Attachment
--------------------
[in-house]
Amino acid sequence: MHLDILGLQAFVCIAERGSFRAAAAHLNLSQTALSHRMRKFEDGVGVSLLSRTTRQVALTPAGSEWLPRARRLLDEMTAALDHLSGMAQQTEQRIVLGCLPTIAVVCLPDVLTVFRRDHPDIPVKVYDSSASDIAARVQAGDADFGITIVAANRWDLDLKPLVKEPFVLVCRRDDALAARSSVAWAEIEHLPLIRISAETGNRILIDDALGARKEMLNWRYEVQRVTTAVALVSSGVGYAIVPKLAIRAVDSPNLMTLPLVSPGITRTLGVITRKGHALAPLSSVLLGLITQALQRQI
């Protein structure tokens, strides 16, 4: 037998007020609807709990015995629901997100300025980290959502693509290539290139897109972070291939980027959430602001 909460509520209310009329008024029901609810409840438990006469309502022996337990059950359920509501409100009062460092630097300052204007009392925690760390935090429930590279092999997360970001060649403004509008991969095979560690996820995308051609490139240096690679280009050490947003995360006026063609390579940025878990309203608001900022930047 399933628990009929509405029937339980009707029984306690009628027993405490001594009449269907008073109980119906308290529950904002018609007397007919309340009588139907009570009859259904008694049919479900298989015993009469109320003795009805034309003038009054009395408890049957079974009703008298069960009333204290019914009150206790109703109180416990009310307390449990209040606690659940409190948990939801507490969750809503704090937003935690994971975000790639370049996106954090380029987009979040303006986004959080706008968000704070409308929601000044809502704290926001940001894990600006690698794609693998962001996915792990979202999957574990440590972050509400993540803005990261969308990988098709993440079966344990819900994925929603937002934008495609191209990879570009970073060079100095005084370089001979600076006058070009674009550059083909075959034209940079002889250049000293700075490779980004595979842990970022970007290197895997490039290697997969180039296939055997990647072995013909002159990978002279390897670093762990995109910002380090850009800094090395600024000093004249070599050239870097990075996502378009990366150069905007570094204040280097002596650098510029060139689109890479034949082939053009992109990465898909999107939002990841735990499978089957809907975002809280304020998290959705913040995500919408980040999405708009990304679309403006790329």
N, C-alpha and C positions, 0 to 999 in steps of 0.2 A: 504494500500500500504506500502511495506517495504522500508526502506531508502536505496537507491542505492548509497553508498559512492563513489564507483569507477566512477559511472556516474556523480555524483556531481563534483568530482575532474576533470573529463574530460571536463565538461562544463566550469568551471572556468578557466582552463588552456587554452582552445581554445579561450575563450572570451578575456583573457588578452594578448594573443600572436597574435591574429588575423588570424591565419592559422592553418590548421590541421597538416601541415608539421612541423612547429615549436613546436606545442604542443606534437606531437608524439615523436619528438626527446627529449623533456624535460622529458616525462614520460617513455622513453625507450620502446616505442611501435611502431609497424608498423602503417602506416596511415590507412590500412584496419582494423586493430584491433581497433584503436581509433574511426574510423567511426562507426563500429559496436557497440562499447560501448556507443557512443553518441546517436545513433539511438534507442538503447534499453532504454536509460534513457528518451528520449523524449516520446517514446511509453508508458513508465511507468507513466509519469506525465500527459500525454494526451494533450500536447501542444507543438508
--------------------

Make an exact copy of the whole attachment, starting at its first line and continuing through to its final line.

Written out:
[in-house]
Amino acid sequence: MHLDILGLQAFVCIAERGSFRAAAAHLNLSQTALSHRMRKFEDGVGVSLLSRTTRQVALTPAGSEWLPRARRLLDEMTAALDHLSGMAQQTEQRIVLGCLPTIAVVCLPDVLTVFRRDHPDIPVKVYDSSASDIAARVQAGDADFGITIVAANRWDLDLKPLVKEPFVLVCRRDDALAARSSVAWAEIEHLPLIRISAETGNRILIDDALGARKEMLNWRYEVQRVTTAVALVSSGVGYAIVPKLAIRAVDSPNLMTLPLVSPGITRTLGVITRKGHALAPLSSVLLGLITQALQRQI
């Protein structure tokens, strides 16, 4: 037998007020609807709990015995629901997100300025980290959502693509290539290139897109972070291939980027959430602001 909460509520209310009329008024029901609810409840438990006469309502022996337990059950359920509501409100009062460092630097300052204007009392925690760390935090429930590279092999997360970001060649403004509008991969095979560690996820995308051609490139240096690679280009050490947003995360006026063609390579940025878990309203608001900022930047 399933628990009929509405029937339980009707029984306690009628027993405490001594009449269907008073109980119906308290529950904002018609007397007919309340009588139907009570009859259904008694049919479900298989015993009469109320003795009805034309003038009054009395408890049957079974009703008298069960009333204290019914009150206790109703109180416990009310307390449990209040606690659940409190948990939801507490969750809503704090937003935690994971975000790639370049996106954090380029987009979040303006986004959080706008968000704070409308929601000044809502704290926001940001894990600006690698794609693998962001996915792990979202999957574990440590972050509400993540803005990261969308990988098709993440079966344990819900994925929603937002934008495609191209990879570009970073060079100095005084370089001979600076006058070009674009550059083909075959034209940079002889250049000293700075490779980004595979842990970022970007290197895997490039290697997969180039296939055997990647072995013909002159990978002279390897670093762990995109910002380090850009800094090395600024000093004249070599050239870097990075996502378009990366150069905007570094204040280097002596650098510029060139689109890479034949082939053009992109990465898909999107939002990841735990499978089957809907975002809280304020998290959705913040995500919408980040999405708009990304679309403006790329």
N, C-alpha and C positions, 0 to 999 in steps of 0.2 A: 504494500500500500504506500502511495506517495504522500508526502506531508502536505496537507491542505492548509497553508498559512492563513489564507483569507477566512477559511472556516474556523480555524483556531481563534483568530482575532474576533470573529463574530460571536463565538461562544463566550469568551471572556468578557466582552463588552456587554452582552445581554445579561450575563450572570451578575456583573457588578452594578448594573443600572436597574435591574429588575423588570424591565419592559422592553418590548421590541421597538416601541415608539421612541423612547429615549436613546436606545442604542443606534437606531437608524439615523436619528438626527446627529449623533456624535460622529458616525462614520460617513455622513453625507450620502446616505442611501435611502431609497424608498423602503417602506416596511415590507412590500412584496419582494423586493430584491433581497433584503436581509433574511426574510423567511426562507426563500429559496436557497440562499447560501448556507443557512443553518441546517436545513433539511438534507442538503447534499453532504454536509460534513457528518451528520449523524449516520446517514446511509453508508458513508465511507468507513466509519469506525465500527459500525454494526451494533450500536447501542444507543438508